• voter flexibility: this process allows the electoral board to issue most token cards in advance and thus allow voters to vote at any polling place they happen to be near on election day - even if that is an American embassy or base in another country.

      Aside from the obvious advantages this offers in terms of managing advance and absentee voting, the critical point here is that the system silently eliminates one of the most traditional ways of electoral cheating: having people swear in at multiple polling stations - a fraud that depends on the electoral board's expectation that the match between people showing up at polling stations and the subset of the list of eligible voters sent that polling station will not be perfect.

      More subtly, people with the right to vote in multiple jurisdictions can do so as long as each jurisdiction is using the Sun technology - and anyone who really wants to vote in multiple polling places can do so: but only once on each question.

    • instant, accurate, counts: electoral boards can provide up to the second vote counts on each ballot question - broken down to any level that doesn't violate voter privacy.

      More importantly, the token issuance and verification processes for advance, absentee, and polling place voting can accommodate differing degrees of certainty about each voter's eligibility on each ballot question. In consequence results can be shown, at any time in the process, with or without votes cast by people whose eligibility is questioned by one side or the other.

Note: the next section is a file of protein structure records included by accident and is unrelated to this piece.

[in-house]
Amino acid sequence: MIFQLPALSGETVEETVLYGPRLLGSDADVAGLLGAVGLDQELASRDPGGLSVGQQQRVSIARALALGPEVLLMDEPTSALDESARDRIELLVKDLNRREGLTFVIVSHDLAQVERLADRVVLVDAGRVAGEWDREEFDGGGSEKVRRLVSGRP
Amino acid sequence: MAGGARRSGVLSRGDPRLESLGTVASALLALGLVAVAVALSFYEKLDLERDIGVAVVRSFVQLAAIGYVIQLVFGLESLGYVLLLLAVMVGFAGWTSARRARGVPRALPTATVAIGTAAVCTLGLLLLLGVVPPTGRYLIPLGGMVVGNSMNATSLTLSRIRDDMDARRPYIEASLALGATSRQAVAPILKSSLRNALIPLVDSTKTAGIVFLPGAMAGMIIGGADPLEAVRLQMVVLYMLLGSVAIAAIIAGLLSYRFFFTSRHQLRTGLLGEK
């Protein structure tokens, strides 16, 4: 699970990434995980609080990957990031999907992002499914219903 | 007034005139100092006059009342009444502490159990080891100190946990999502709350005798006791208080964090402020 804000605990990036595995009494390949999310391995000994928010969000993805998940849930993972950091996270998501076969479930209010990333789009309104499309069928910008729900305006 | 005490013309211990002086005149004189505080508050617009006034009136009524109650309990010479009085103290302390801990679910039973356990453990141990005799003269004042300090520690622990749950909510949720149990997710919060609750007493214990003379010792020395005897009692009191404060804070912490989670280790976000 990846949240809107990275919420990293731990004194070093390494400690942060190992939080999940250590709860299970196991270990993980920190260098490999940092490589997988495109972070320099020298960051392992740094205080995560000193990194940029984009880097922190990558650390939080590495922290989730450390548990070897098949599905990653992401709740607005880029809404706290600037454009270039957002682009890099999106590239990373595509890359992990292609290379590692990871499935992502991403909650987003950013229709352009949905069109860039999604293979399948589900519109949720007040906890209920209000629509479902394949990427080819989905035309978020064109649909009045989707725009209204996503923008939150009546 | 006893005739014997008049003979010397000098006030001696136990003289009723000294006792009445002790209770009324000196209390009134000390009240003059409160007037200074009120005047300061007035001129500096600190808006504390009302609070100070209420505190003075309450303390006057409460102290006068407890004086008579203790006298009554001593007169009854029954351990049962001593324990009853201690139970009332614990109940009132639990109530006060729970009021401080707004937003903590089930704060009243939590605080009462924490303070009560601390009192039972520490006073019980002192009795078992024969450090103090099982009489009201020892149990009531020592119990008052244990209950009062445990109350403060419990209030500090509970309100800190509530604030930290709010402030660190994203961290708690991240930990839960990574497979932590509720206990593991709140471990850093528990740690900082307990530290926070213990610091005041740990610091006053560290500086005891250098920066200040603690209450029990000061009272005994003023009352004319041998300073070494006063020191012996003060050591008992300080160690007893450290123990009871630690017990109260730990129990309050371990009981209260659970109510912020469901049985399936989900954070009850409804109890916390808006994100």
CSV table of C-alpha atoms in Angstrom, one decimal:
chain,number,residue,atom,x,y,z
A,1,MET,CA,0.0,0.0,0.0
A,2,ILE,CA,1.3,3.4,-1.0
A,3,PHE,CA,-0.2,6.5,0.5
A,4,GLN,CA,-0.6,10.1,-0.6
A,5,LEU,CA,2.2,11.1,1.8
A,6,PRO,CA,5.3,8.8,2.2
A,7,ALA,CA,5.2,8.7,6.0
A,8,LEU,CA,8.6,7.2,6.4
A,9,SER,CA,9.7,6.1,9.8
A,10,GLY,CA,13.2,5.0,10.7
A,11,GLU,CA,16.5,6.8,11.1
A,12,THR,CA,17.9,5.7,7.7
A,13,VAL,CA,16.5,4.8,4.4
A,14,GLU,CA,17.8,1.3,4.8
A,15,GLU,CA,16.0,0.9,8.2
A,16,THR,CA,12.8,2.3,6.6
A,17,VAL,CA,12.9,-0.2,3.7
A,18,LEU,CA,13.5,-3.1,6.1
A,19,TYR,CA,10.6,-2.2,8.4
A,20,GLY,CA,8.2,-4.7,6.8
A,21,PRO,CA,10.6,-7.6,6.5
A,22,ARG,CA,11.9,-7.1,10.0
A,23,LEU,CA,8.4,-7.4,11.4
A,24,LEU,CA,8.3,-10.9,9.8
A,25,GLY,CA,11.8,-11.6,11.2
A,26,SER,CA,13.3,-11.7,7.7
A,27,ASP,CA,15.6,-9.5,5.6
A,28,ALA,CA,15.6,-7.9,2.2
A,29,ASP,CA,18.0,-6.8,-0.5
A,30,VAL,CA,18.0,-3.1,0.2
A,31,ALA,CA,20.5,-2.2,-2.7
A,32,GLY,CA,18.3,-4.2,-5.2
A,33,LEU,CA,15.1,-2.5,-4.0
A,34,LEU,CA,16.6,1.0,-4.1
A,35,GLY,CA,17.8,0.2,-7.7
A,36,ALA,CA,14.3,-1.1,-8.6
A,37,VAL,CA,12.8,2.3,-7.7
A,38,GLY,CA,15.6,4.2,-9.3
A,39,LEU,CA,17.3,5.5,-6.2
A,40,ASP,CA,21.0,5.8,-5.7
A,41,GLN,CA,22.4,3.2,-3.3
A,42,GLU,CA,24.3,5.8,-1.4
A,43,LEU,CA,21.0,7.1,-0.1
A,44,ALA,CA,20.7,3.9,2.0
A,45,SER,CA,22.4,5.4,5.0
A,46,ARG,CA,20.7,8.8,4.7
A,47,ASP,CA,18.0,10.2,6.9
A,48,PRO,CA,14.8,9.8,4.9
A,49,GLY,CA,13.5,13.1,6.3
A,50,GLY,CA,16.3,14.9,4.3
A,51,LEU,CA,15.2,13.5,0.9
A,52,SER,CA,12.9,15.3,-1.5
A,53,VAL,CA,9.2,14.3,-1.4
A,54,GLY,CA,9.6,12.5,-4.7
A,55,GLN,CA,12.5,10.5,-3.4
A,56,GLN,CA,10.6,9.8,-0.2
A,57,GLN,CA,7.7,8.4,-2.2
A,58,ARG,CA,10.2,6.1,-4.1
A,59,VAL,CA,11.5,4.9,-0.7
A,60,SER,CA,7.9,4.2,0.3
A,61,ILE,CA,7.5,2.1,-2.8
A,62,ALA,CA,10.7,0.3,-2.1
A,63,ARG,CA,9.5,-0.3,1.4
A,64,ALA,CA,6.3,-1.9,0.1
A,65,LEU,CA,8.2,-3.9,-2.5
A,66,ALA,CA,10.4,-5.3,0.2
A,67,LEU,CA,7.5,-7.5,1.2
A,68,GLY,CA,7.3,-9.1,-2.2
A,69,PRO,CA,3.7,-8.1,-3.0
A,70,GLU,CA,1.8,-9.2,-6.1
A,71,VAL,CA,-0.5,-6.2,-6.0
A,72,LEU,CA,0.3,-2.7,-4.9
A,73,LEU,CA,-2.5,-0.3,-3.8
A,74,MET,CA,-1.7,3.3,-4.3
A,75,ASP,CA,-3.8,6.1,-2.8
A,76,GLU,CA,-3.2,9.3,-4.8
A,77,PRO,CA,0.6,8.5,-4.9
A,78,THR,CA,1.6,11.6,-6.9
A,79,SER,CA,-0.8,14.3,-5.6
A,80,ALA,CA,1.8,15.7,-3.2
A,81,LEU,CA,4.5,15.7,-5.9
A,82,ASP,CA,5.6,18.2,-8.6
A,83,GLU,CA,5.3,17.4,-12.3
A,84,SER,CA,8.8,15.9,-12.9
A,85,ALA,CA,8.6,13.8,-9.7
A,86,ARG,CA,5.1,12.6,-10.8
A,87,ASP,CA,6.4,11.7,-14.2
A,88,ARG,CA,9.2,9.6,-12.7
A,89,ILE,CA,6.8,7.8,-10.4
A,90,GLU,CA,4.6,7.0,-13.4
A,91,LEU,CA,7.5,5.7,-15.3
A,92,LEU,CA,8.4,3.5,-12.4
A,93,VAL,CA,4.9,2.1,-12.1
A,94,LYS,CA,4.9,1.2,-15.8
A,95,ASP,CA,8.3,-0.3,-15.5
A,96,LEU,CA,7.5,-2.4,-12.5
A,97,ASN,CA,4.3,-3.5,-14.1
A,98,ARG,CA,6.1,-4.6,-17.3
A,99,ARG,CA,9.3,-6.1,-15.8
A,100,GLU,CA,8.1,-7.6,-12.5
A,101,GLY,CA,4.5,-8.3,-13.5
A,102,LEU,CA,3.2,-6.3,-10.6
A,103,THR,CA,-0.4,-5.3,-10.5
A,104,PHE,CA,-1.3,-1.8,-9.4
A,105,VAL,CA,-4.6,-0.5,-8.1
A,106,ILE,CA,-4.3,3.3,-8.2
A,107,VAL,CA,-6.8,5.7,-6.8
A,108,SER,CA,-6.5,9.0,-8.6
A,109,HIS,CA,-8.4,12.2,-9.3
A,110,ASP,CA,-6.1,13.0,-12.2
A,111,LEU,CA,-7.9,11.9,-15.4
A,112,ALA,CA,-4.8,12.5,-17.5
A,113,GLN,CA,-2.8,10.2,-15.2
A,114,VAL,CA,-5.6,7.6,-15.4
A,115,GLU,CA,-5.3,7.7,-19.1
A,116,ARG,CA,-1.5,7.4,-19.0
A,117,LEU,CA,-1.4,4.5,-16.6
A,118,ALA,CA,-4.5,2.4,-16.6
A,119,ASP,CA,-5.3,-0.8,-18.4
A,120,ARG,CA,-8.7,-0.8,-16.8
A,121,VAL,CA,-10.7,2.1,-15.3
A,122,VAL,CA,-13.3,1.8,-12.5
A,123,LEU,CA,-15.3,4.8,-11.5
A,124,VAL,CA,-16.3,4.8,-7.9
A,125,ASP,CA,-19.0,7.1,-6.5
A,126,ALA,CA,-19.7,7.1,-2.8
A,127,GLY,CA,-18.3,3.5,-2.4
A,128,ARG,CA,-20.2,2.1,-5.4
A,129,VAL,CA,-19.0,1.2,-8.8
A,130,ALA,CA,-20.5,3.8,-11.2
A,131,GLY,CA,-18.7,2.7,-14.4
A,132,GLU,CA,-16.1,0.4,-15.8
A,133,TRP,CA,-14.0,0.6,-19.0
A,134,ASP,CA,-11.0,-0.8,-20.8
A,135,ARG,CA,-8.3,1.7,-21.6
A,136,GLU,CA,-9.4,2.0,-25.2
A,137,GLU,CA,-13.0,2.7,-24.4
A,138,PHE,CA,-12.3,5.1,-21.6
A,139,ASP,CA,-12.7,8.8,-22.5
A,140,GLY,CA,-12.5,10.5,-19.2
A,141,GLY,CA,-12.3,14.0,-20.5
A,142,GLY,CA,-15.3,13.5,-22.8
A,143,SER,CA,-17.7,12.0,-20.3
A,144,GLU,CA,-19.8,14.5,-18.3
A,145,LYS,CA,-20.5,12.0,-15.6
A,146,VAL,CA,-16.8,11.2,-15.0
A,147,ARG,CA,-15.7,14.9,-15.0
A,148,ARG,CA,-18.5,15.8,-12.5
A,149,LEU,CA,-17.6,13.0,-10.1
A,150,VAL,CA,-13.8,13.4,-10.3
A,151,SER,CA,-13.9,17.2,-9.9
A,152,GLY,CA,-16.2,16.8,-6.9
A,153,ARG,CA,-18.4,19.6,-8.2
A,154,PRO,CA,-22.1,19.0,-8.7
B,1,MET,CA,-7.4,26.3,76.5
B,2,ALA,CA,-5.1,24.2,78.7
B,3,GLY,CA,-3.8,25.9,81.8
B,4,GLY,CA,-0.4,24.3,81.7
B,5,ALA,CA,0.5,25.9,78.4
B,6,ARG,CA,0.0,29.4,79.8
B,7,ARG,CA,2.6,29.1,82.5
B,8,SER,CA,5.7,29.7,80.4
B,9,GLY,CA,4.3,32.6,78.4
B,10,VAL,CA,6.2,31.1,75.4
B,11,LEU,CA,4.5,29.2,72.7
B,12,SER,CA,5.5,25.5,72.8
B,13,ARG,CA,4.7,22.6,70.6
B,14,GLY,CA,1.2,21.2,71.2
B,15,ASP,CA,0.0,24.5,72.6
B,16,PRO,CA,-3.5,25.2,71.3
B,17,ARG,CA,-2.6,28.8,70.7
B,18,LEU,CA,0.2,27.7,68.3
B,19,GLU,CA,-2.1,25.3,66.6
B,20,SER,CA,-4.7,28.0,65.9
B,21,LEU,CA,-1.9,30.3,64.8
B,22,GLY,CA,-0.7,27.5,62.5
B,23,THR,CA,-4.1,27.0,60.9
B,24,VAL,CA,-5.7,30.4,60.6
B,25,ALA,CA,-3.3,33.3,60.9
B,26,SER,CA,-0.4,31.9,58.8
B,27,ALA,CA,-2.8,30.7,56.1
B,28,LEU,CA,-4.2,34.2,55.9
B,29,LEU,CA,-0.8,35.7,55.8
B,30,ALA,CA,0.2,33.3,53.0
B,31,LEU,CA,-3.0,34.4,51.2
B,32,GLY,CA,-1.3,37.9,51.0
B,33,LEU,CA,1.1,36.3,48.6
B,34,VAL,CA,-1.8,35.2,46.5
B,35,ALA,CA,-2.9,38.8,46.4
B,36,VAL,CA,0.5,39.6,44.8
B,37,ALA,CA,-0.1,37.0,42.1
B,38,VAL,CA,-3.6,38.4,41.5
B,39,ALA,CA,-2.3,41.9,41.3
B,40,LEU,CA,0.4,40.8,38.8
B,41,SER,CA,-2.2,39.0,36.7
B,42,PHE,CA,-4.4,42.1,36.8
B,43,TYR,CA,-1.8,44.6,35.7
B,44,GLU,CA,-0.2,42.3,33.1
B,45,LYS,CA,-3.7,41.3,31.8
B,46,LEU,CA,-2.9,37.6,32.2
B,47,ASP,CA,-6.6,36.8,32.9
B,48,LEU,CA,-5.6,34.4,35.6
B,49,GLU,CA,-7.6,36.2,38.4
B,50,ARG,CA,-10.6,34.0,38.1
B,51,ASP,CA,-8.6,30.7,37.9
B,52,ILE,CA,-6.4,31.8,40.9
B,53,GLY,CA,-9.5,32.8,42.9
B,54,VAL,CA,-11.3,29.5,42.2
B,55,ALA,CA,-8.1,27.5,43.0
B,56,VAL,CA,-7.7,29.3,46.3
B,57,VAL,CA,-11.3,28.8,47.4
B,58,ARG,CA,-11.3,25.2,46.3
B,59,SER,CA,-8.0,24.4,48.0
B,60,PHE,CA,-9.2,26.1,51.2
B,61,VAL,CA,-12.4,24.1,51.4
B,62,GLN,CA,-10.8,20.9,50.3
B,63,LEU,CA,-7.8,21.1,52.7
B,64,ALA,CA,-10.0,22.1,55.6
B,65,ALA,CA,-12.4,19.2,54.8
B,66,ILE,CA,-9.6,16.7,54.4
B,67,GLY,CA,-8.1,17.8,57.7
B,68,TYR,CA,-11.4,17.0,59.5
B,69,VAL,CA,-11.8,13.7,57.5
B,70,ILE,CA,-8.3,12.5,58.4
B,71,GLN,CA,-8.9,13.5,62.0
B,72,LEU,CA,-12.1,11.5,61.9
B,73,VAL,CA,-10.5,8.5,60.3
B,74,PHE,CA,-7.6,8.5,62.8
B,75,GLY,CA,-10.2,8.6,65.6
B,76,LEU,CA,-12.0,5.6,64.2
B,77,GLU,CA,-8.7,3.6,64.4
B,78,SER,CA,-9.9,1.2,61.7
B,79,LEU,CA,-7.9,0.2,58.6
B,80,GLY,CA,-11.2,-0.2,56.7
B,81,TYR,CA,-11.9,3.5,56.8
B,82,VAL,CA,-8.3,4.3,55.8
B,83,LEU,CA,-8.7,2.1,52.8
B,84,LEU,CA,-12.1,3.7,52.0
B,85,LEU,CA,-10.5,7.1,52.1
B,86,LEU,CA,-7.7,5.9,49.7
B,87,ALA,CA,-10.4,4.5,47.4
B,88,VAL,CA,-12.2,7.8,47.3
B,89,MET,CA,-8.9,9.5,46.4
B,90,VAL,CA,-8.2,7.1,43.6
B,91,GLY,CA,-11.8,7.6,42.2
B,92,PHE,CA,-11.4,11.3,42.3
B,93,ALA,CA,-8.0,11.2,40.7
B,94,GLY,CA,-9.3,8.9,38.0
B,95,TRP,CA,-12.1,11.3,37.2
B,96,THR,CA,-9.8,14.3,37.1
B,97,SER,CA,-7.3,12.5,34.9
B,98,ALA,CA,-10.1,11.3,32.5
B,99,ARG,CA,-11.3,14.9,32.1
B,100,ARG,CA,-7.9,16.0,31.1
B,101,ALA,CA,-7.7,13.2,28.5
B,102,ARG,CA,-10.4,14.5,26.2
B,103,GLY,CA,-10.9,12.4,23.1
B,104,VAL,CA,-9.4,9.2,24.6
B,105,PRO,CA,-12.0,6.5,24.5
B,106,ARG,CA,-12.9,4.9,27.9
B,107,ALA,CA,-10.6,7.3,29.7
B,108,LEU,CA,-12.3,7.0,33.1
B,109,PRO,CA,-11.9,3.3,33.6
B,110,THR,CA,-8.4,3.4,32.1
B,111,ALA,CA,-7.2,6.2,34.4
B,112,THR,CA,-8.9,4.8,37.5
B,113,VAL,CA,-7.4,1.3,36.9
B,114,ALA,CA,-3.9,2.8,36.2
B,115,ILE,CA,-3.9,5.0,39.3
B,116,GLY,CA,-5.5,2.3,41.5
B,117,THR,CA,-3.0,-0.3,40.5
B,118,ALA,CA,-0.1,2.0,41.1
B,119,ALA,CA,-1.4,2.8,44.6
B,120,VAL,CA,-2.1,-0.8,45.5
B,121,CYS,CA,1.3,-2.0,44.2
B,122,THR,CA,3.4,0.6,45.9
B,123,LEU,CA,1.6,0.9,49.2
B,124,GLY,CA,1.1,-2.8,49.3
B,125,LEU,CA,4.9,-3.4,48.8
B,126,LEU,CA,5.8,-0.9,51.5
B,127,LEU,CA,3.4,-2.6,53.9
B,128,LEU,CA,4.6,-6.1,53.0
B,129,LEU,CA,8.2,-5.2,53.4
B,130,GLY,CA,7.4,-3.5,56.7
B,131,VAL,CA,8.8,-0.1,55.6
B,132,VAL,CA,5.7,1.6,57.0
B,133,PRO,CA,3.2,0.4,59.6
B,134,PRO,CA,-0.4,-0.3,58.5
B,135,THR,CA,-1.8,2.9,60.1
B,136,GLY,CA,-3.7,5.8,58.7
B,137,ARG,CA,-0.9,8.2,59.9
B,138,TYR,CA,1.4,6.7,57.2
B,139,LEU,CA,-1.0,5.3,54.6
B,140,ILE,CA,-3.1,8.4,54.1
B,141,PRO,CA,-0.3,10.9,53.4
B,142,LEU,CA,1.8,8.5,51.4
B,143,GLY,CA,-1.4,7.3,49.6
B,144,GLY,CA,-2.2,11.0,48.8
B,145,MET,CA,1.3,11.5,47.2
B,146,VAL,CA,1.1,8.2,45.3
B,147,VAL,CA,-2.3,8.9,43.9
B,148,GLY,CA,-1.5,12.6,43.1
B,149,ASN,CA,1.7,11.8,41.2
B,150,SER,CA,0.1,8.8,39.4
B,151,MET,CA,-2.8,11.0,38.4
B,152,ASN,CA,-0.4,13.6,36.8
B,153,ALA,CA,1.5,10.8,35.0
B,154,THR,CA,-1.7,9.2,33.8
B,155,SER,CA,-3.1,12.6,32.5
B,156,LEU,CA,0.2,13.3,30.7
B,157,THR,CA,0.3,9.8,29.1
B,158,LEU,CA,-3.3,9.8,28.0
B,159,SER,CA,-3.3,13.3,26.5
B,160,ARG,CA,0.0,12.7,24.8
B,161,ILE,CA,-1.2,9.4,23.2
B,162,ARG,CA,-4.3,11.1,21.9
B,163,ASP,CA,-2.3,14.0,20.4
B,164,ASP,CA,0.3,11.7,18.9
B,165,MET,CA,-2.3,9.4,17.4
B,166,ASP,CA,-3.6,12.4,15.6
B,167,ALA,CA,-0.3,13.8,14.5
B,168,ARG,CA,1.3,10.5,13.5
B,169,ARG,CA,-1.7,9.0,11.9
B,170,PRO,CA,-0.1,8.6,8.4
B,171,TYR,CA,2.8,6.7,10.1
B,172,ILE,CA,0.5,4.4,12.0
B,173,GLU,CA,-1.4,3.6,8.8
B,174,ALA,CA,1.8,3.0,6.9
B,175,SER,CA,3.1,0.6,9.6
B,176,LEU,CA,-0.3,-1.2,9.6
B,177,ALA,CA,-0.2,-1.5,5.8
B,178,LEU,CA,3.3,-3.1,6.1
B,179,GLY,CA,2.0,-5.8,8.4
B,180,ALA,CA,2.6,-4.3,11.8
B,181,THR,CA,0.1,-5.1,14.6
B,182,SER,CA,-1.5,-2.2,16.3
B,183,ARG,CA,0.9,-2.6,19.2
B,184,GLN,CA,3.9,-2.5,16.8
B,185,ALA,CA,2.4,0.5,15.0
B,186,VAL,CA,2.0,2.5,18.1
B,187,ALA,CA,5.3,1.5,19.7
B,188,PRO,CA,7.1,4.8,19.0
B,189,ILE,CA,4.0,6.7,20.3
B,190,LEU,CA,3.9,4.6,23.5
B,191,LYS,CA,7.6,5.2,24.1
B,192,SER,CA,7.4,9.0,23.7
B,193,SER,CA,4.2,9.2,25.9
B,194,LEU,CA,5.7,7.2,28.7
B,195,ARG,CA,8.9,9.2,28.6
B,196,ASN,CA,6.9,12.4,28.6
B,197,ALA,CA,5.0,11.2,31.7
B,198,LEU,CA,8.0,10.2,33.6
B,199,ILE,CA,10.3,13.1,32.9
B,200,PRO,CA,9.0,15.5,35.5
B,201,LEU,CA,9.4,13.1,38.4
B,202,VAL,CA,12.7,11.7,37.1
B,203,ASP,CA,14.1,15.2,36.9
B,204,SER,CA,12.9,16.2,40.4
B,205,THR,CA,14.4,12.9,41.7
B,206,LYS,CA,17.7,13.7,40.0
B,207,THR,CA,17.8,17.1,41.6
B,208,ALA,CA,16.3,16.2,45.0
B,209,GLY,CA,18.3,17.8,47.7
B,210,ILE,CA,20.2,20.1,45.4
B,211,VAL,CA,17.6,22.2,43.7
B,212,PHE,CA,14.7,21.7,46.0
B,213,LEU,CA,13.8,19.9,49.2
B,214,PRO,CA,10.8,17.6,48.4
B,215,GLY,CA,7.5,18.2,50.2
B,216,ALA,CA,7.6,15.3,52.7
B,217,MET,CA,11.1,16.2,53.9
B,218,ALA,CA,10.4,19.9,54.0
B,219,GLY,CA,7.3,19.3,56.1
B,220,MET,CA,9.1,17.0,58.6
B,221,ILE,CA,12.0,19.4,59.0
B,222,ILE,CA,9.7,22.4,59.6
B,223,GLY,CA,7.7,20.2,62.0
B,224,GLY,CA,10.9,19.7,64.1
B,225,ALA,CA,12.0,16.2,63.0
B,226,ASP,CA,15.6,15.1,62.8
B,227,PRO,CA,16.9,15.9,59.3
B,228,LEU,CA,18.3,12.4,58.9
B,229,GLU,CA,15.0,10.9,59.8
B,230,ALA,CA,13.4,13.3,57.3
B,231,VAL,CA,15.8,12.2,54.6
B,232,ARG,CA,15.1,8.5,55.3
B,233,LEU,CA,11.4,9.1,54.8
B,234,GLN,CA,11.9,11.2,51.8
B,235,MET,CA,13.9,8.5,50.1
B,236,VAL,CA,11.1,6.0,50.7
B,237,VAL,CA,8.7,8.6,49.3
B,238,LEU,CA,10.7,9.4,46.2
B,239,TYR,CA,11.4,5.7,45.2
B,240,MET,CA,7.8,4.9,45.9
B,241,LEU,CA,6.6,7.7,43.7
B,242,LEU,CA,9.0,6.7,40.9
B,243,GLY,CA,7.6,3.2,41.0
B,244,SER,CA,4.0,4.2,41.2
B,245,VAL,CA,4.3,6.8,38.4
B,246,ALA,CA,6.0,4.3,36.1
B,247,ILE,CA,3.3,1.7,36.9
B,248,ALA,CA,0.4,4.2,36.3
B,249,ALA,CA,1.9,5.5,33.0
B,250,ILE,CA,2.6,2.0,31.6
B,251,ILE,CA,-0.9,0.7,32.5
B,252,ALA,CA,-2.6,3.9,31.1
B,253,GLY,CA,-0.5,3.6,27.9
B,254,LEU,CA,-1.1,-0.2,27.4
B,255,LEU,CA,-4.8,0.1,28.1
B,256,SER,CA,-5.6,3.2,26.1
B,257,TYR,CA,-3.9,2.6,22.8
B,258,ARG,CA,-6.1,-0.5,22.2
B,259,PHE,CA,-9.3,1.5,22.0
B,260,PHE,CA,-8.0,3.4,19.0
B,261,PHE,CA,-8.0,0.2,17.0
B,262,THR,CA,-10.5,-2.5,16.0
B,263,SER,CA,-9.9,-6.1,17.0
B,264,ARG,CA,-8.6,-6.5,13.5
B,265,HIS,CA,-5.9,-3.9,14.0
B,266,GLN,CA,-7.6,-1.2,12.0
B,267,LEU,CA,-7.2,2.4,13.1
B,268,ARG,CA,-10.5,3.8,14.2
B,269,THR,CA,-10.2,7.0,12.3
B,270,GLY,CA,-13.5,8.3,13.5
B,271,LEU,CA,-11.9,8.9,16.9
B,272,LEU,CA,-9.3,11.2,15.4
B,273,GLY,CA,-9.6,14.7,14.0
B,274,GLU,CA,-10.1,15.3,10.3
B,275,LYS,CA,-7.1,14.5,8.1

Notice, however, that this is a two edged sword with the rather nasty consequence that individual votes can be identified in this way. Significant legal controls exist to prevent this kind of information abuse now and will need to be reviewed as part of implementing this approach.

    • low cost: total capital costs are comparable to, or only marginally less, than those for the traditional client-server approach - but things like simplified polling station management, easy on-line eligibility verification, and reduced training and turnover costs produce significant total process cost reductions for the customer.

    One source of customer cost savings of importance to Sun derives from a fundamental difference between this approach and the traditional voting machine one: voting machines have to be stored between elections and, in effect, newly implemented every two years or so. The Sun solution, in contrast, is a specific application of a generalized system that can be used continuously - the voting stations, for example, are ideal kiosks for things like local license renewals and can, with minor (plug in/out) component change, be used in everything from schools to counter service at City Hall. Similarly the servers are general purpose - ideally equipped to handle public information services functions, but fully usable for almost any server function in the customer's data centers.

    It's this system generality that drives Sun's profit opportunity here: not the chance to earn a few million selling to electoral boards, but the chance to put people, software, and a high stakes demonstration system into roles where they earn customer commitment from the git go.

    There is a natural confluence of interest in this: Sun has the technology and the country needs it - because the customer may be able to justify the purchase on process cost savings, but the country's real bottom line on the Sun technology advantage here is elections that work - virtually eliminating audit, recount, and lawsuit costs while rebuilding credibility and public faith in the democratic process.